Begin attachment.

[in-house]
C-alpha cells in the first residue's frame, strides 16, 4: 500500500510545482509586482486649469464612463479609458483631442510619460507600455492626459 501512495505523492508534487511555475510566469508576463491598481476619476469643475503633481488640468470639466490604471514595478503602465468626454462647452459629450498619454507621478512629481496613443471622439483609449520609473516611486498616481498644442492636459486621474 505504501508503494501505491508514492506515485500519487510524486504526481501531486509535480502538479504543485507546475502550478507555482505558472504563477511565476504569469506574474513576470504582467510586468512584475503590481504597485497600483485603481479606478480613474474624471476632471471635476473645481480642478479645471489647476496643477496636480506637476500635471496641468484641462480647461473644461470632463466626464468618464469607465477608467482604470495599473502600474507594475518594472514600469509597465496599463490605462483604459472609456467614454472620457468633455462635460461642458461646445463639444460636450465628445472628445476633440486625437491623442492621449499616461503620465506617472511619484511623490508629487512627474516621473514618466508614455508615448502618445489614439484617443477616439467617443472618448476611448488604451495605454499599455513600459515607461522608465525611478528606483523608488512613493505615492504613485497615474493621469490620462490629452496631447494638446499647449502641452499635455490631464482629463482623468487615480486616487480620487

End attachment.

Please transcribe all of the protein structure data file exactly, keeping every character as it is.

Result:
[in-house]
C-alpha cells in the first residue's frame, strides 16, 4: 500500500510545482509586482486649469464612463479609458483631442510619460507600455492626459 501512495505523492508534487511555475510566469508576463491598481476619476469643475503633481488640468470639466490604471514595478503602465468626454462647452459629450498619454507621478512629481496613443471622439483609449520609473516611486498616481498644442492636459486621474 505504501508503494501505491508514492506515485500519487510524486504526481501531486509535480502538479504543485507546475502550478507555482505558472504563477511565476504569469506574474513576470504582467510586468512584475503590481504597485497600483485603481479606478480613474474624471476632471471635476473645481480642478479645471489647476496643477496636480506637476500635471496641468484641462480647461473644461470632463466626464468618464469607465477608467482604470495599473502600474507594475518594472514600469509597465496599463490605462483604459472609456467614454472620457468633455462635460461642458461646445463639444460636450465628445472628445476633440486625437491623442492621449499616461503620465506617472511619484511623490508629487512627474516621473514618466508614455508615448502618445489614439484617443477616439467617443472618448476611448488604451495605454499599455513600459515607461522608465525611478528606483523608488512613493505615492504613485497615474493621469490620462490629452496631447494638446499647449502641452499635455490631464482629463482623468487615480486616487480620487